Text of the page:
Have I read all the books about North Korea? No. But I have read a few and for those that want to know more there is plenty to chose from. I was standing in a bookshop the other day and saw four books about the country without looking to hard. I’m not the only one who is fascinated but also have hopes for the future of the people there. I wish the best for the future and that democracy becomes reality and that they no longer need to suffer. That said, it will be a rocky road to freedom. Here is a quick summary of the books, as always in no particular order.
1. In order to live by Yeonmin Park. I’m just about to finish this book but will include it. What it lacks in storytelling flourishes it makes up for by being an amazing story. The very simple and direct storytelling accentuate rather then cloud it. But Park does come across as a young woman with her head on her shoulders and her feet firmly on the ground. She has absorbed what she has been exposed to and manages to reflect maturely on her experiences.
2. Nothing to envy by Barbara Demick. This is one of the best books about the country because of the format, it’s based on interviews of people that have defected. Both the difficult lives in the North and the hard transition to living the south are discussed. Very informative and still relevant.
3. Ambassaden i paradiset by Lovisa Lamm. This book is only available in Swedish and no surprise as it is about the relationship between the Swedish government and Pyongyang in the 70’s. We gave them loans and development aid so that they could buy Swedish cars and components for their industry. Supposedly those cars are still rolling in the streets. Which isn’t exactly the kind of thing that Volvo wants to put in their ads I guess, but it can be argued that is a sign of quality vehicles. Reminicenst of old American cars in Havana.
4. Alla monster måste dö by Magnus Bjärtås and Fredrik Ekman. Another one only available in Swedish I’m afraid and it’s a shame because it’s brilliant. When it was written their wasn’t as much literature around but they did as much research as possible. They also took a week long trip to the country. One of the main narratives is the crazy story about how a famous south Korean actress, and her director husband, were both kidnapped to please Kim Il Jong. The couple(that had divorced earlier) found themselves captive in a foreign country where “the dear leader” wanted them to make movies(and become a couple again). And they did, There is also the travel that Bjärtås and Ekman did themselves and their impression not only of North Korea but also the other people that chose to visit the country. Its both a hilarious and horrifying read. An american book has been written about the actress and director but I haven’t read it.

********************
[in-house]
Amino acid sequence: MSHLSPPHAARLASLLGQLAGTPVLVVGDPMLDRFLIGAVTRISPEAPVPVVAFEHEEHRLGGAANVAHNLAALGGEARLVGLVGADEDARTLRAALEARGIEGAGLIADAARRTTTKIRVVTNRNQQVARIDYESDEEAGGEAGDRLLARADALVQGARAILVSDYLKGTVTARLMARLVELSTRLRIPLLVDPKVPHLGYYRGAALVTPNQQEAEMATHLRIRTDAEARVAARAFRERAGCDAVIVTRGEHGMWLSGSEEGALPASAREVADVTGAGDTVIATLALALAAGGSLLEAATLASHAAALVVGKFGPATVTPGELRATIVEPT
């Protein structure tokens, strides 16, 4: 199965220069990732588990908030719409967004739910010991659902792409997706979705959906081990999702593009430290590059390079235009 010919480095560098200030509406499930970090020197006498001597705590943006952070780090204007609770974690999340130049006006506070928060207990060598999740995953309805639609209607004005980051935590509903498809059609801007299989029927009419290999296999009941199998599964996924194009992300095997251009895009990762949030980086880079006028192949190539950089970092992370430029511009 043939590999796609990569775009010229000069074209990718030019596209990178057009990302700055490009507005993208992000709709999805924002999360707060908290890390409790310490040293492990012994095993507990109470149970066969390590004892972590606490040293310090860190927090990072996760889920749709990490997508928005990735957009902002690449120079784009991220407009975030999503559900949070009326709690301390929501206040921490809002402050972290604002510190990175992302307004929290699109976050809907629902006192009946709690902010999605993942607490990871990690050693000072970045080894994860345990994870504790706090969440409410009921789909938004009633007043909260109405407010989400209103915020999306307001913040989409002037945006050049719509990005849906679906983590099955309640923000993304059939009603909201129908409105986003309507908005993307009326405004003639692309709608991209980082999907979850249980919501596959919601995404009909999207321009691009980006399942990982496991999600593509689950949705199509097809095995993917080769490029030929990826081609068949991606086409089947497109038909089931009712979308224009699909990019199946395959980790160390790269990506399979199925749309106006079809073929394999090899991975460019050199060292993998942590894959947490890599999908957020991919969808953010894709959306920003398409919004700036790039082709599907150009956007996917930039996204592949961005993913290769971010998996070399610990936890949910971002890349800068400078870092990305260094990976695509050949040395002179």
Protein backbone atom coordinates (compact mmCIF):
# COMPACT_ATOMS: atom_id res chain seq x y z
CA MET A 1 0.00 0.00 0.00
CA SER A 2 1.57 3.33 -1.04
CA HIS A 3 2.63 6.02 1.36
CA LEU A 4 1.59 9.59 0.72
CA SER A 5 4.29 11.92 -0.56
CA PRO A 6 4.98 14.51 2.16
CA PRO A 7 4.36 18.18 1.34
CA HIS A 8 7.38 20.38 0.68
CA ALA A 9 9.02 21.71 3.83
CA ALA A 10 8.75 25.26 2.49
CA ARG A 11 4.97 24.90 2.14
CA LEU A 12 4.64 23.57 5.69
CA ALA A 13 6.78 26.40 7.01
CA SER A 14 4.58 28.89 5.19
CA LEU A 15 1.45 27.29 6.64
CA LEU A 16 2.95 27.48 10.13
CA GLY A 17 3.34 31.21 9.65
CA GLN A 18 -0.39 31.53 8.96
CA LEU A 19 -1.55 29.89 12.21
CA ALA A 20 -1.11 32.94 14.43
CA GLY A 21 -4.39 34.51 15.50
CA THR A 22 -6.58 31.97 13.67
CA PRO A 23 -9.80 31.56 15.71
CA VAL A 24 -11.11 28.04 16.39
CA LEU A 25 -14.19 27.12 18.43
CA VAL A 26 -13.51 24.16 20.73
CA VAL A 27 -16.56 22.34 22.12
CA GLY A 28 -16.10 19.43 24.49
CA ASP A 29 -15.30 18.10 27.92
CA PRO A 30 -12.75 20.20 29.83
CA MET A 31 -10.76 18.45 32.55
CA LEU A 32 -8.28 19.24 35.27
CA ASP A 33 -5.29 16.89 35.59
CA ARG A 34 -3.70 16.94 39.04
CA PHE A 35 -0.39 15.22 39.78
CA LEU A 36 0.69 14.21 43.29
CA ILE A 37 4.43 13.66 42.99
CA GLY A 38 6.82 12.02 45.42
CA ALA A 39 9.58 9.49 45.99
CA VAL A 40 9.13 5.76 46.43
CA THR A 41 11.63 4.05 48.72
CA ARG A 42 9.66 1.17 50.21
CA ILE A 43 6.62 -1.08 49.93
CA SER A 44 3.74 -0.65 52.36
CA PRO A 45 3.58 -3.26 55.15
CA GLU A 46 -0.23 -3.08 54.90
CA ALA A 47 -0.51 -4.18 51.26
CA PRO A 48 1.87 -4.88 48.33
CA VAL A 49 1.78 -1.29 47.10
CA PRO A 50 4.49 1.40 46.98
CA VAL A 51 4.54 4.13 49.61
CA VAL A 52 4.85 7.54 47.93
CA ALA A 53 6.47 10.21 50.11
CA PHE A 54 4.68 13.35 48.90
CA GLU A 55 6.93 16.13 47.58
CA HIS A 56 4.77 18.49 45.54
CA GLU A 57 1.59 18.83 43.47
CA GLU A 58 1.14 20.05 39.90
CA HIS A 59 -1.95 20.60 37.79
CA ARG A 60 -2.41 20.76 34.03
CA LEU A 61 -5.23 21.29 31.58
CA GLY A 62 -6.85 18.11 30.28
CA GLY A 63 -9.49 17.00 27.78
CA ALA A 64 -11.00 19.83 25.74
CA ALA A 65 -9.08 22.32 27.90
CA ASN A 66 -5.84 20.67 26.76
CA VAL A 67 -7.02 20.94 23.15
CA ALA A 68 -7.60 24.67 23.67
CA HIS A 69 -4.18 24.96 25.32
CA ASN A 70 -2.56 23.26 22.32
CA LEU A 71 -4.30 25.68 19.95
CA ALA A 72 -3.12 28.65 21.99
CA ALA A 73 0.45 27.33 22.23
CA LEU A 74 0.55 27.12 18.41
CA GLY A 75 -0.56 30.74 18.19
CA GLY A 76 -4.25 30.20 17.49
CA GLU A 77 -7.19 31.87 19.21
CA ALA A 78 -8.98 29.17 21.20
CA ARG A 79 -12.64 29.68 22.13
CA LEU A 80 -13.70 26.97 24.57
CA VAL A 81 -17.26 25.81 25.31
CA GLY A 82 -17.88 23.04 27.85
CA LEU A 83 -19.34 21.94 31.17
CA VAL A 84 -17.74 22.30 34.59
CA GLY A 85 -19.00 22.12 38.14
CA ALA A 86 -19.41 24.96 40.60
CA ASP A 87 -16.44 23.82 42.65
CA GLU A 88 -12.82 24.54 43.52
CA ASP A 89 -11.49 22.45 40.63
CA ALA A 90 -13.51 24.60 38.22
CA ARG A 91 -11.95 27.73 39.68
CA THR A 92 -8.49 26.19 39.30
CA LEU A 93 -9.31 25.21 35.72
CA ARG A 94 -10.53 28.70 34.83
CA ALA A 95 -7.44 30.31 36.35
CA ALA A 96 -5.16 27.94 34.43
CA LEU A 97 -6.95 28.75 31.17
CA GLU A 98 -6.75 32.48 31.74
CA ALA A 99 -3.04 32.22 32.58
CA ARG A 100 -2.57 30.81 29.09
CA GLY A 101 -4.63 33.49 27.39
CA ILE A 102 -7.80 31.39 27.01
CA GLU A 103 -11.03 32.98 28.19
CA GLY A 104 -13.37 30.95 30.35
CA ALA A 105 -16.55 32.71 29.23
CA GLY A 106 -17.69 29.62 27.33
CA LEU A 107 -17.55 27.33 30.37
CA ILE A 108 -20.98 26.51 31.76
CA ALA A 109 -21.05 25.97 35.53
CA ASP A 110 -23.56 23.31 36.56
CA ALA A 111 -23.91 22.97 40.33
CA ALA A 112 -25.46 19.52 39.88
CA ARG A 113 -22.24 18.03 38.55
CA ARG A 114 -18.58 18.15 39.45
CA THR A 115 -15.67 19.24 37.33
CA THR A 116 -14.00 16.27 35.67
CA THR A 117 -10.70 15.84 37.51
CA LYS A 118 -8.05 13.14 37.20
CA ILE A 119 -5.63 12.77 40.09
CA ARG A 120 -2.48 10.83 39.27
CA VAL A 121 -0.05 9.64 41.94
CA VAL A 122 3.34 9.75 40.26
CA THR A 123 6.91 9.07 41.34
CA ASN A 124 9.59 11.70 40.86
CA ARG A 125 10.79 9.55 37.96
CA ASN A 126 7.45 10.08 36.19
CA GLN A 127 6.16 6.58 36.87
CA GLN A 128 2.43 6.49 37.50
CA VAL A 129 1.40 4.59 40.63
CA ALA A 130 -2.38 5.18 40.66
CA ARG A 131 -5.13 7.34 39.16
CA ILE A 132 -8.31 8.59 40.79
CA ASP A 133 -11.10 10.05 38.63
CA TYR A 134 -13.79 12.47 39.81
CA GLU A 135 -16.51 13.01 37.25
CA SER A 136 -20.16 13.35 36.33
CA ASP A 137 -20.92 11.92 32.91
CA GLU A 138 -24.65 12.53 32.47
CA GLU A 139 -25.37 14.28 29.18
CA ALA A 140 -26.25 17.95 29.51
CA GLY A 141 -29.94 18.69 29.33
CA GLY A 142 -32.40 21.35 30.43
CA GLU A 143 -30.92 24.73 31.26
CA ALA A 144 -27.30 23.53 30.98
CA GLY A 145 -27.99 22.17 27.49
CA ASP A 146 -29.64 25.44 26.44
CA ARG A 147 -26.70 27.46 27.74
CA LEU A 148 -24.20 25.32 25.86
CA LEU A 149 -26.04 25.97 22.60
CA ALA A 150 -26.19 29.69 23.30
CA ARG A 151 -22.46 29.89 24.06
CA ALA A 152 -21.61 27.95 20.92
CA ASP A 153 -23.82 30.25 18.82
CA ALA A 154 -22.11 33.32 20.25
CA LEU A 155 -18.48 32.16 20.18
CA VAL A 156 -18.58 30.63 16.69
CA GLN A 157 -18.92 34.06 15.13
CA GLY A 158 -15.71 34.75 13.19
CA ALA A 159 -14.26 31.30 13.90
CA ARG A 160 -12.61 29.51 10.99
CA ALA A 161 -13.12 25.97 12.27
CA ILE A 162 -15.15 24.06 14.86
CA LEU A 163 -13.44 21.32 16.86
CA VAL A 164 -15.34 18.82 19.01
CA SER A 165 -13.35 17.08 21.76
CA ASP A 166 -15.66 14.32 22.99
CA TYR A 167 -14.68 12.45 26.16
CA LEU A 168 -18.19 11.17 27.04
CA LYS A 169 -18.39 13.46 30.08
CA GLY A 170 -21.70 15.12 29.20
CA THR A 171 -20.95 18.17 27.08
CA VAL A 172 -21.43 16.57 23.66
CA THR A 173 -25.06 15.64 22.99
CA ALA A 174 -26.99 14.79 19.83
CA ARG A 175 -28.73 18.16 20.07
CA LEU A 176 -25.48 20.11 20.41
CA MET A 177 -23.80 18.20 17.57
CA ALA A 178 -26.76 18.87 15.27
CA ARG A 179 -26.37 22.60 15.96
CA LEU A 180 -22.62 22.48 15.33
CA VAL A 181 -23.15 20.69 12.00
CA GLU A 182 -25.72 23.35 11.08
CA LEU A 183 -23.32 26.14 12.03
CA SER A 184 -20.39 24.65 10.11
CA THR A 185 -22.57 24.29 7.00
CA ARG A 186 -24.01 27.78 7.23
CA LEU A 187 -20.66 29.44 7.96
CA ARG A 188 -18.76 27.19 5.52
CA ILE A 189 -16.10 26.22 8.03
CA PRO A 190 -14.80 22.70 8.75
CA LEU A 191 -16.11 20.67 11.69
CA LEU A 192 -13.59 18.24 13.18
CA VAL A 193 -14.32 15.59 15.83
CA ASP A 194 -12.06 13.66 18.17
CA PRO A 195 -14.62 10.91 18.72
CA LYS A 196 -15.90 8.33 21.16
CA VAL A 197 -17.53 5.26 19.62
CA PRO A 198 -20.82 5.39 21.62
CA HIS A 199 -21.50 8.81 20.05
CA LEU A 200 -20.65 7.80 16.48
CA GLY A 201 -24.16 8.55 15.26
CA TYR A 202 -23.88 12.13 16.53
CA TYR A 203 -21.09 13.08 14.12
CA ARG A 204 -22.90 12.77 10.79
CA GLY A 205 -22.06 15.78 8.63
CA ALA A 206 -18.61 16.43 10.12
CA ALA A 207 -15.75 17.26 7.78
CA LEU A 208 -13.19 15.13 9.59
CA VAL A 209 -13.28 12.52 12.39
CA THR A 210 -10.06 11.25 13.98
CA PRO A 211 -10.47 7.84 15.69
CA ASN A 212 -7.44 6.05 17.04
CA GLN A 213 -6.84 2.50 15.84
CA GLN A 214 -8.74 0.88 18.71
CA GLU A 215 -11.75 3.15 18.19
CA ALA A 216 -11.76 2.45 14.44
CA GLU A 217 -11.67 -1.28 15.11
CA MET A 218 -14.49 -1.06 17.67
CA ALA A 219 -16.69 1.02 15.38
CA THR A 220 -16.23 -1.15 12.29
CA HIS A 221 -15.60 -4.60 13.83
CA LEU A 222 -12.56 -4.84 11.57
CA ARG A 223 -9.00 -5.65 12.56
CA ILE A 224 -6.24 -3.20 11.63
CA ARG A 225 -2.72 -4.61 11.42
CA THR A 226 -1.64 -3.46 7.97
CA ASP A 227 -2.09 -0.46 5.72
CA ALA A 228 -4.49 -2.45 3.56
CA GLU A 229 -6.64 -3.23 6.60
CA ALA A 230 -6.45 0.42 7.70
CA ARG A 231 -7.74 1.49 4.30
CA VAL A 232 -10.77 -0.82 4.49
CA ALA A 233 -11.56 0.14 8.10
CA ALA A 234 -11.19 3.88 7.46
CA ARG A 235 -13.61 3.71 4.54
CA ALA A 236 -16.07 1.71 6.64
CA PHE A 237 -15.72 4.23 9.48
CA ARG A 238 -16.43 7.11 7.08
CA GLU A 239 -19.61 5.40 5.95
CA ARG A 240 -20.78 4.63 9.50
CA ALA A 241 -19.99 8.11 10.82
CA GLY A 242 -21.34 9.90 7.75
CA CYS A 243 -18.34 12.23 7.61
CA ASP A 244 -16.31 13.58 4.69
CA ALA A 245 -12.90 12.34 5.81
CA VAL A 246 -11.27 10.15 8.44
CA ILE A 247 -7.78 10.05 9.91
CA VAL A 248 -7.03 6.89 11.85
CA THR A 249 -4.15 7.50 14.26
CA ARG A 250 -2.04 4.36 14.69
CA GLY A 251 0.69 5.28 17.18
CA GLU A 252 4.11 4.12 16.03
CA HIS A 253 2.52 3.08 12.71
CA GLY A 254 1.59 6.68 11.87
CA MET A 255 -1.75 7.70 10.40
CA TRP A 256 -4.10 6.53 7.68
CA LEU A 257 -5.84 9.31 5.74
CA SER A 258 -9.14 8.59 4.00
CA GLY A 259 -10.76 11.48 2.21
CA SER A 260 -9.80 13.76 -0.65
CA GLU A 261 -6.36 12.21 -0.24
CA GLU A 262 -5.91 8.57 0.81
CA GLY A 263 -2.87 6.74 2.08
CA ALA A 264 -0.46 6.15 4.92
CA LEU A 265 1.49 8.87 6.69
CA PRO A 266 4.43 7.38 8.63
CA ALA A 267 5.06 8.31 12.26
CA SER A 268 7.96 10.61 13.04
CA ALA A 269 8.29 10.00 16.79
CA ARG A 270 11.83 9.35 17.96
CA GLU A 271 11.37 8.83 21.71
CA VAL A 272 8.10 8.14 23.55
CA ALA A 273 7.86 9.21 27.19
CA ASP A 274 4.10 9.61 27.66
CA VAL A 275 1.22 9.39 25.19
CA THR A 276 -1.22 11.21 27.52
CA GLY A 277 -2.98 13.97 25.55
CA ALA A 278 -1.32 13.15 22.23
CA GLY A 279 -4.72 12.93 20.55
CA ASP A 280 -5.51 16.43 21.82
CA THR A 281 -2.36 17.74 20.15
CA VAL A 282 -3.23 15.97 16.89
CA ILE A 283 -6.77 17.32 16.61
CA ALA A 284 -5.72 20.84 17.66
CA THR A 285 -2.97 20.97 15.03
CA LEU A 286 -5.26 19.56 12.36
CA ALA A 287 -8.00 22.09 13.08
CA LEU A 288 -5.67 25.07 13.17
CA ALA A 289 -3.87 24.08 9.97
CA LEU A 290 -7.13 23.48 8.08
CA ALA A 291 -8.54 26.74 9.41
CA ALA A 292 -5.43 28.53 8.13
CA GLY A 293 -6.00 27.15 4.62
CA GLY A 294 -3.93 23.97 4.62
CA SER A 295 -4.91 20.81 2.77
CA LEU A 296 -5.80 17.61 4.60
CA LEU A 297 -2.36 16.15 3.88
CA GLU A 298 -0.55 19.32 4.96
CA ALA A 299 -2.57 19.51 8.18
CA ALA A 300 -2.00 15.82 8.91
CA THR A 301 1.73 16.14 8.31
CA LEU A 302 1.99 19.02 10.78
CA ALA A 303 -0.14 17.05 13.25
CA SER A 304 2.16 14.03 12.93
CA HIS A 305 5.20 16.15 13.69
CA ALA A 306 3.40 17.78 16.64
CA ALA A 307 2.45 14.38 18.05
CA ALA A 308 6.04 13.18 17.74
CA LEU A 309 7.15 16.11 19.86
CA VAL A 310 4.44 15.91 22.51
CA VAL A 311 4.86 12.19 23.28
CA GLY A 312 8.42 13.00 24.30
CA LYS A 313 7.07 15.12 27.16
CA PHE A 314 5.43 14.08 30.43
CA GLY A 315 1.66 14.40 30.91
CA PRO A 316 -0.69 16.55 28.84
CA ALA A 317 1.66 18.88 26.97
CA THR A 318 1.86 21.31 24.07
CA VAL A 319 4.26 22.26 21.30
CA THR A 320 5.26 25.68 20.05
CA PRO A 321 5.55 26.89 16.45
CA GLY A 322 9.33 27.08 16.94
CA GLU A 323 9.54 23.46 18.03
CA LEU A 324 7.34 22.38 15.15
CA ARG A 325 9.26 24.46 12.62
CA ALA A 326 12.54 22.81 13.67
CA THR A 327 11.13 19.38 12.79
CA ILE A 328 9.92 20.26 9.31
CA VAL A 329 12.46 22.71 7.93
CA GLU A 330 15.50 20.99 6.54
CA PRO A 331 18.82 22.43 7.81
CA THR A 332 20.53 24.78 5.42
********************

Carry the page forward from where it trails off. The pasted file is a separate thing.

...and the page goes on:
5. Dear Leader: my escape from North Korea by Jang Jin-Sung. Unlike many other that have written books about their escapes from the brutal regime,Jin-Sang, was a poet already in his homeland and thus knows how to use words to a great effect. This is a well-written account and interesting because he was part of the upper echelons of society. Not top-brass but well off relatively speaking. I’ve recommended this to many people and I stand by that.
6. Pyongyang: A journey in North Korea by Guy Delisle. Is this the best book about the country? No. Is it a graphic novel that it takes about 45 minutes to read(slowly)? Yes. What is interesting is that he visited in 2001 when very few others did so. As someone that read it when I had a few other books on the subject under my belt, it became a part in a puzzle.
7. Escape from camp 14 by Shin Dong-Hyuk. This is a dramatic story for sure. Adam Johnson must have looked at this to write his novel “The Orphan master’s son”(which is also good but a novel). It’s the way that it was written(or maybe the translation) that didn’t sit well with me but it is hard to judge based on what he has been through. Worth reading.
I’ve got my eye on The accusation by Bandi next ( a novel written in North Korea by someone still living there and smuggled out) but we’ll see when I get there.